I do think that Banville misses the ultimate joke that runs underneath The Elementary Particles like a fault-line. The novel is ostensibly narrated by one of the posthumans ("one of the" is definitely the wrong way to put it when it comes to this race that’s left individuality behind…) whose invention the novel describes. But here’s the joke: what need does this race have for the novel form itself? Why does it need to tell the story that is Houllebecq’s novel, if it truly is "posthuman"?

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March 22, 2005 at 1:26 am

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Terry Castle on Sontag

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Fantastically good piece remembering Sontag in this week’s LRB, and lucky you, it’s not behind the subscription barrier.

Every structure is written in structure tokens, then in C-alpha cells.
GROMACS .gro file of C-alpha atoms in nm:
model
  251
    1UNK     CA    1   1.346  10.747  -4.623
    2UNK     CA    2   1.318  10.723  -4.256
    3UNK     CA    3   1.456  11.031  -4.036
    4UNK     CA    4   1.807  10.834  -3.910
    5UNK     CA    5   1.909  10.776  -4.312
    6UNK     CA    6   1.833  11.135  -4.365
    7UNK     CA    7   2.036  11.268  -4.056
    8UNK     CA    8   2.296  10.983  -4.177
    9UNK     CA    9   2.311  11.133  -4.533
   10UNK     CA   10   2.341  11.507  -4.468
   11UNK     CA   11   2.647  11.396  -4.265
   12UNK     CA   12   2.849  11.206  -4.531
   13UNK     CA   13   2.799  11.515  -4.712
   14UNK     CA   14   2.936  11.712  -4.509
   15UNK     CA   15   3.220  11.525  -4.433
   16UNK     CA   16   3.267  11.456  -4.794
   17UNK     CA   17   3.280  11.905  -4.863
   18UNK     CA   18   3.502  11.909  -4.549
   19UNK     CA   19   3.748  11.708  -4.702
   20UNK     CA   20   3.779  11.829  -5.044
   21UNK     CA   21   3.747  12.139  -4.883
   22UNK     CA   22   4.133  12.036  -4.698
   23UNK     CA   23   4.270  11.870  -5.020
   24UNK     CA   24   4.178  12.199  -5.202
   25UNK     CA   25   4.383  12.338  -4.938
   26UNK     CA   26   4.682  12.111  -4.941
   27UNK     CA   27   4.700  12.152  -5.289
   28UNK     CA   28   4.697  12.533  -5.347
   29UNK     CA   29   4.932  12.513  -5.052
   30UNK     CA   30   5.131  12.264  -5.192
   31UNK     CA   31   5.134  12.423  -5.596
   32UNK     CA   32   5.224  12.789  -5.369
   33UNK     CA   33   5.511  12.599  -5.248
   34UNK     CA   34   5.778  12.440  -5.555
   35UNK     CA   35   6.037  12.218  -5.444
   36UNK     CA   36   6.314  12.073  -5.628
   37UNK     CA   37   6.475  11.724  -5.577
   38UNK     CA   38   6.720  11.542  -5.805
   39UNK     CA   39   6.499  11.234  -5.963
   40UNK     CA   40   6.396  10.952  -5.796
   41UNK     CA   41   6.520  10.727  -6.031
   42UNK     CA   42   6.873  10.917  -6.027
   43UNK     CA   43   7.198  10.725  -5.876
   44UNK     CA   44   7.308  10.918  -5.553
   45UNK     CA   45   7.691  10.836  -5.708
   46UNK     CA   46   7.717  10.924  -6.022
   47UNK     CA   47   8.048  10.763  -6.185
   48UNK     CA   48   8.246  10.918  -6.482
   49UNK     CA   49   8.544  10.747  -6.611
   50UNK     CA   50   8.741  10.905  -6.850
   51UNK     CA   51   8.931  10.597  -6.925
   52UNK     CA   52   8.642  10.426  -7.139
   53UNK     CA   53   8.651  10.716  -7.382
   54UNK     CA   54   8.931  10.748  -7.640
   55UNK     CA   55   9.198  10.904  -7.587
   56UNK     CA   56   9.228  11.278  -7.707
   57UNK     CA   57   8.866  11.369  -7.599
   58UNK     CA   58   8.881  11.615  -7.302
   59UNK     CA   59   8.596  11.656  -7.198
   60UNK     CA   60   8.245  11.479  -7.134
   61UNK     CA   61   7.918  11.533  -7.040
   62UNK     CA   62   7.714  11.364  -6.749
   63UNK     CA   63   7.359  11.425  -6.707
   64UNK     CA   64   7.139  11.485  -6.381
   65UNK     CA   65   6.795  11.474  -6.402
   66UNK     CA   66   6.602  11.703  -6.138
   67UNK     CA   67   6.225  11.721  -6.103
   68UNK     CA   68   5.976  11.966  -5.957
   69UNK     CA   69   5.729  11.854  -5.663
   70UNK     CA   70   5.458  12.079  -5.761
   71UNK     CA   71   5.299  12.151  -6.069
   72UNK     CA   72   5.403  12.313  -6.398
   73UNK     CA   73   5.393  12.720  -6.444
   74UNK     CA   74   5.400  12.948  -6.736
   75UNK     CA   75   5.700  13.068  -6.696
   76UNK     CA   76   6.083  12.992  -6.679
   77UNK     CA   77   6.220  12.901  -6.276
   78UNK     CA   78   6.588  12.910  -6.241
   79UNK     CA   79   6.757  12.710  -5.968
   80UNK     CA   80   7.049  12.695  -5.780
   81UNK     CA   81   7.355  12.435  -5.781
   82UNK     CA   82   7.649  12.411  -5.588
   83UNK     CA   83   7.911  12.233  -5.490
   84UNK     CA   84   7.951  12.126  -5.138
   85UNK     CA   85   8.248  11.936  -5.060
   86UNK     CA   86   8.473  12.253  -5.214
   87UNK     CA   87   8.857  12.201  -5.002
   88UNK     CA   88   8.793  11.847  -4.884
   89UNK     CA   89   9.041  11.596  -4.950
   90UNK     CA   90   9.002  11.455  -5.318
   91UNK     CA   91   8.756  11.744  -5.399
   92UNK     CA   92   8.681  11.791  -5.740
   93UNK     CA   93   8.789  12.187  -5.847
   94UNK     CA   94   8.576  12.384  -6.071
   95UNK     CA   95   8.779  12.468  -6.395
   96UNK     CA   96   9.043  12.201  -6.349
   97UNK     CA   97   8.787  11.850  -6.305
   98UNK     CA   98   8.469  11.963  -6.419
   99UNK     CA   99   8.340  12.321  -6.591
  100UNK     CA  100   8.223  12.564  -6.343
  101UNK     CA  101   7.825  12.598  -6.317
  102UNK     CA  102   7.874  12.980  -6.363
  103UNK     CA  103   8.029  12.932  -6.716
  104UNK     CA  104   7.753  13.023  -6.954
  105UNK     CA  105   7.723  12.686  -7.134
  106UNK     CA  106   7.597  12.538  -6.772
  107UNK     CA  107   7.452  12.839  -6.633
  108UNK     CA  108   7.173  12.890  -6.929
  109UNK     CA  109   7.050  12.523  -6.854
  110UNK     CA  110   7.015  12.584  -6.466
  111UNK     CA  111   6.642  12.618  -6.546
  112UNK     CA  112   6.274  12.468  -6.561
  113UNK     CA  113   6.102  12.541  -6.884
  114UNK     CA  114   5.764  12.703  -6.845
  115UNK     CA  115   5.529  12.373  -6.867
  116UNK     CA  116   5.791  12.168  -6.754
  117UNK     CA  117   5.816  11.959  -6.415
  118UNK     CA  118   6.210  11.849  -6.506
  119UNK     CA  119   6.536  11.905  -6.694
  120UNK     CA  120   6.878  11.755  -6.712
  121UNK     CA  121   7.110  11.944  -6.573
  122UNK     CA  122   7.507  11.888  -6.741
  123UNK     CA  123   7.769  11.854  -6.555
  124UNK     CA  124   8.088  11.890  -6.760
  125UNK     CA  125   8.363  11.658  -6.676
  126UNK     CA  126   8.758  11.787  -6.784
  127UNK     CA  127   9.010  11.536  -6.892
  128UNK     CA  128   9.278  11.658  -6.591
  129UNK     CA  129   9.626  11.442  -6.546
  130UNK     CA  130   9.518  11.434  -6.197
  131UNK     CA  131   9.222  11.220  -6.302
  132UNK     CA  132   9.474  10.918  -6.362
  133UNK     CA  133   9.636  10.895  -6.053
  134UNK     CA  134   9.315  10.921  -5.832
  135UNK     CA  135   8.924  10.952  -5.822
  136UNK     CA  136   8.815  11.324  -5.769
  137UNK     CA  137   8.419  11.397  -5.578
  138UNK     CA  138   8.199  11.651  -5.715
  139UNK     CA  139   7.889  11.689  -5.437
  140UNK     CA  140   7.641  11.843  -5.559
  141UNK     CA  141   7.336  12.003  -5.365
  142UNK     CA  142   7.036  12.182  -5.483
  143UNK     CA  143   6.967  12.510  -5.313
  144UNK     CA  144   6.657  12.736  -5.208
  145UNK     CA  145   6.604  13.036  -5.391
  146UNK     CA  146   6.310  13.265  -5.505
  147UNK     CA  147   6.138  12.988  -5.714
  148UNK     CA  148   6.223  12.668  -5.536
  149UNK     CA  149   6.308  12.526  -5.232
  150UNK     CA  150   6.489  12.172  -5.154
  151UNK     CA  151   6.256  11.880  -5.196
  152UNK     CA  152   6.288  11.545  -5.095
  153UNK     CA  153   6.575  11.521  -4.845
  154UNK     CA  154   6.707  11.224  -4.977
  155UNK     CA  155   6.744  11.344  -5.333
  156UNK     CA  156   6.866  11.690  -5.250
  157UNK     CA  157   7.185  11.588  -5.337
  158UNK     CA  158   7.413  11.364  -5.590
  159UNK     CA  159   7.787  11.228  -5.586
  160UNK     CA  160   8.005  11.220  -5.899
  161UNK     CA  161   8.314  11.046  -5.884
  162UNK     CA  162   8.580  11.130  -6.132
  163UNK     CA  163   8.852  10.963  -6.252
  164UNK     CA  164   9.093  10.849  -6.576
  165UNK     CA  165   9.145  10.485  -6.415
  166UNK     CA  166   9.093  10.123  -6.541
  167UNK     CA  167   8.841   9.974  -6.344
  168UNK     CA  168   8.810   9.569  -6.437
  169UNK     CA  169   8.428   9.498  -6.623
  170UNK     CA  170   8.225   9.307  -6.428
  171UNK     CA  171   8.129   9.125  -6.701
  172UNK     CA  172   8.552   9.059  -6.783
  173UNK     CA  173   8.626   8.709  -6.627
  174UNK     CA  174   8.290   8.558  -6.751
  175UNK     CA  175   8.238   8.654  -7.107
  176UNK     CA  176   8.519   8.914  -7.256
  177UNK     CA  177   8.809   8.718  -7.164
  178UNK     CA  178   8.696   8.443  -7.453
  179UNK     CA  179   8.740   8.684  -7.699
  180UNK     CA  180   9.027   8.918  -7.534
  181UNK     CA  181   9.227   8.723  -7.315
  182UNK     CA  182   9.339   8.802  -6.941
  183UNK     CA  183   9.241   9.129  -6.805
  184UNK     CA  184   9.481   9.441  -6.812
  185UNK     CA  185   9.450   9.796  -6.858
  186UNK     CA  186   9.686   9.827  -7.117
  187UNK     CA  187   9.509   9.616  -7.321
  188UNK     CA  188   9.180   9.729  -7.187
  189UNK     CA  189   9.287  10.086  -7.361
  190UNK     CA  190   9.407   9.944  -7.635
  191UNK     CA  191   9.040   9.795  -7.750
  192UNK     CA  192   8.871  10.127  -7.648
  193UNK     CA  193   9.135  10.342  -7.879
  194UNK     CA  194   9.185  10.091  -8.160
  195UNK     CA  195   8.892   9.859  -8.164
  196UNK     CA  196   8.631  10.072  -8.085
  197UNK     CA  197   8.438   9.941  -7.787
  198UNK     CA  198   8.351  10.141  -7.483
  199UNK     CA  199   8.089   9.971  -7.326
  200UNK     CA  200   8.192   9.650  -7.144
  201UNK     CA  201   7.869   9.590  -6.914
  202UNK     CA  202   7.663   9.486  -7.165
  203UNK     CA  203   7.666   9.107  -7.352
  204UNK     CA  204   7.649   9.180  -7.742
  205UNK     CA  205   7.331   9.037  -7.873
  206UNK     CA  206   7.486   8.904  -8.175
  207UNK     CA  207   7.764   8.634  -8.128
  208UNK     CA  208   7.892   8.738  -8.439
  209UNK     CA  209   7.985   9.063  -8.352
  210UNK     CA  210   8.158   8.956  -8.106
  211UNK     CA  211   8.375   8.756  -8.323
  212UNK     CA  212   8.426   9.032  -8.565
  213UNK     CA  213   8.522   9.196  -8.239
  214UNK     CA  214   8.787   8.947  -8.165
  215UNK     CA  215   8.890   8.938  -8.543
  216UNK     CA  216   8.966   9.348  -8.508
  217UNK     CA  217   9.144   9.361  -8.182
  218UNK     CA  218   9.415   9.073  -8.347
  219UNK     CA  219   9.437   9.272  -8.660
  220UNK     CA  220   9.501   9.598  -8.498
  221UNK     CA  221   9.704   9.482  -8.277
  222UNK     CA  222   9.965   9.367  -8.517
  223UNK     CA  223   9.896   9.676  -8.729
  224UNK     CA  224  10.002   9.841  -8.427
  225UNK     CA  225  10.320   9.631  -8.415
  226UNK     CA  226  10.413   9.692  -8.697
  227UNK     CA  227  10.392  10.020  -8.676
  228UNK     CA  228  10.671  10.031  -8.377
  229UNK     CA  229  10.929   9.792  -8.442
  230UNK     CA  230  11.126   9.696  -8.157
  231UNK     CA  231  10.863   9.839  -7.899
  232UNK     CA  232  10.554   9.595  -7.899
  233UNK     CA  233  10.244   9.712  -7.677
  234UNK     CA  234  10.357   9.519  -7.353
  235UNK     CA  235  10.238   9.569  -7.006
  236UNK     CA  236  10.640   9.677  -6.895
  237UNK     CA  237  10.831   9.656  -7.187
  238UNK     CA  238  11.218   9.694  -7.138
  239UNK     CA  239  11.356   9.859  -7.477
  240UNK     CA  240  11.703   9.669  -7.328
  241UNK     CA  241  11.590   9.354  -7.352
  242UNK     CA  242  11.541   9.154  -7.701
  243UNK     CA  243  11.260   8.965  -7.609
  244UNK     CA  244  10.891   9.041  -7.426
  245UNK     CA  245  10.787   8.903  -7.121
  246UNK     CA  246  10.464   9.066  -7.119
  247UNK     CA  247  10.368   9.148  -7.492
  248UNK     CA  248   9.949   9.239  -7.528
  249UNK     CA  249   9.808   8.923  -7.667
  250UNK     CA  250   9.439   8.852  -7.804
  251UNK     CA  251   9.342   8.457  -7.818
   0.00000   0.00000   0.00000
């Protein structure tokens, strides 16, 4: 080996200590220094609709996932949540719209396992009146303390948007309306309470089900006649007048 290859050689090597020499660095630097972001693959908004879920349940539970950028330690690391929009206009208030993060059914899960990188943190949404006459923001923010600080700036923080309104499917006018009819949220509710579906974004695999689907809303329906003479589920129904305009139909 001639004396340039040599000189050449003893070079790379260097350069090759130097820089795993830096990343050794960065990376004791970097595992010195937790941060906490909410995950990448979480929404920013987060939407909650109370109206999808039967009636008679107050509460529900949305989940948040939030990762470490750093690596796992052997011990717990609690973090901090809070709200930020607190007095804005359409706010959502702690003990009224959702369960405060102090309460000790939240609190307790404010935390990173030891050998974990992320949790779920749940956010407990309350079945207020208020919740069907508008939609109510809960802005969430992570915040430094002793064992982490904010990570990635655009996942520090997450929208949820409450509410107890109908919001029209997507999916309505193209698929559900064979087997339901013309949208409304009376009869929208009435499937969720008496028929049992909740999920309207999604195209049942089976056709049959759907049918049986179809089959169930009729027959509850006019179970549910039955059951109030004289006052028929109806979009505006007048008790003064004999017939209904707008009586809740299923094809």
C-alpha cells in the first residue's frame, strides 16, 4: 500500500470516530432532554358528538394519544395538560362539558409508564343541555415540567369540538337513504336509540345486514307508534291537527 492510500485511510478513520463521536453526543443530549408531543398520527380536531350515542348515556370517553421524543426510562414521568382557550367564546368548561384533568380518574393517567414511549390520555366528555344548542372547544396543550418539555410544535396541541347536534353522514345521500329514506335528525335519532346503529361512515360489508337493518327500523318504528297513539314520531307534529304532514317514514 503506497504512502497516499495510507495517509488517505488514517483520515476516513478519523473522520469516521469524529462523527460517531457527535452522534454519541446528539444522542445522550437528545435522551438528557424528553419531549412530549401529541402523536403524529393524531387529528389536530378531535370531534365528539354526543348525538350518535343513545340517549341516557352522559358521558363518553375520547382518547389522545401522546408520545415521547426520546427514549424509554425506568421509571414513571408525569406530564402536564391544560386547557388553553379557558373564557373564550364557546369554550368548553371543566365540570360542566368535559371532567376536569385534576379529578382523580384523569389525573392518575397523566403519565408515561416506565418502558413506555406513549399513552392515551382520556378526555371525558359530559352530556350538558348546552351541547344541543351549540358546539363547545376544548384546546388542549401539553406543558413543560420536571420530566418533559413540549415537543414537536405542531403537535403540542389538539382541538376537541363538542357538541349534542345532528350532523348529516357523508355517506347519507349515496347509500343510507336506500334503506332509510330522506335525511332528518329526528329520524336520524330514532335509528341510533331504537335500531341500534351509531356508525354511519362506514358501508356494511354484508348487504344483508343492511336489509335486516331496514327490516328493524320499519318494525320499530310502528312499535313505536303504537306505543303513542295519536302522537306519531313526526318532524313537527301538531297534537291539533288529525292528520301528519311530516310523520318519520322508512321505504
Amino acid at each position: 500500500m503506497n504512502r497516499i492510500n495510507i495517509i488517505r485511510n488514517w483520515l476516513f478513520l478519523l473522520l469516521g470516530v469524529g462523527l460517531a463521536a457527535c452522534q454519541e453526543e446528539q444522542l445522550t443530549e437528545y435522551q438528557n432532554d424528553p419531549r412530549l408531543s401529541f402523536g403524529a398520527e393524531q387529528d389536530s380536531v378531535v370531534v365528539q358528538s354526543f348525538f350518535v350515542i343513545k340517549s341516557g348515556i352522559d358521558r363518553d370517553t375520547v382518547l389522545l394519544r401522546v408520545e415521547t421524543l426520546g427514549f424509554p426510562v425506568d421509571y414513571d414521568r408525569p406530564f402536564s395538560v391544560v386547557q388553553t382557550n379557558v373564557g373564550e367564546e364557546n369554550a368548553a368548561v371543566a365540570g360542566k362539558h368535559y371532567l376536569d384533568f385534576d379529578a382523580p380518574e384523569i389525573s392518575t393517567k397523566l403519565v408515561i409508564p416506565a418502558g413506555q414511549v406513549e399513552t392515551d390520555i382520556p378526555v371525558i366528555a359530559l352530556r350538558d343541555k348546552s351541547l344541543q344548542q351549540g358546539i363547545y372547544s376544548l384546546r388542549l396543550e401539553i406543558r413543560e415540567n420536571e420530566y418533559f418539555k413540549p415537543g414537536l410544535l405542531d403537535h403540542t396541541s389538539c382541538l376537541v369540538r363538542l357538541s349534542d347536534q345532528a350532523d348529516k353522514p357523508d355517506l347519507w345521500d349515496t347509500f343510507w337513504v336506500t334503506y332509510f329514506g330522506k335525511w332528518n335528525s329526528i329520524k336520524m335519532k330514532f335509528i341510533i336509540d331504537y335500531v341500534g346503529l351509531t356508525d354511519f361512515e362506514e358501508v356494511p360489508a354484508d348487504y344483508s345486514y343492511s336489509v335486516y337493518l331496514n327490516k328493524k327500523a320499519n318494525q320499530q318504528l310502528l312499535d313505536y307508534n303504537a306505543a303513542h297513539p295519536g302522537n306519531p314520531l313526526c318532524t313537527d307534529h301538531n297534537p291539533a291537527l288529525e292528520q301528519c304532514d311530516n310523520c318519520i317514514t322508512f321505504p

My favorite bit. Castle is dragged along on what Sontag calls "a real New York evening" and it turns out to be a dinner party at Marina Abramovic’s Soho loft. (Abramovic’s a performance artist, she’d "recently been in the news for having lived for 12 days,
stark naked, on an exposed wooden platform – fitted with shower and
toilet – in the window of the Sean Kelly Gallery.") Famous folk are there – Lou Reed, Laurie Anderson – and Castle’s naturally not getting much conversational play.

Here’s the line I liked: "True, Sontag tried briefly to call the group’s attention to me (with
the soul-destroying words, ‘Terry is an English professor’); and
Abramovic kindly gave me a little place card to write my name on."

Ha!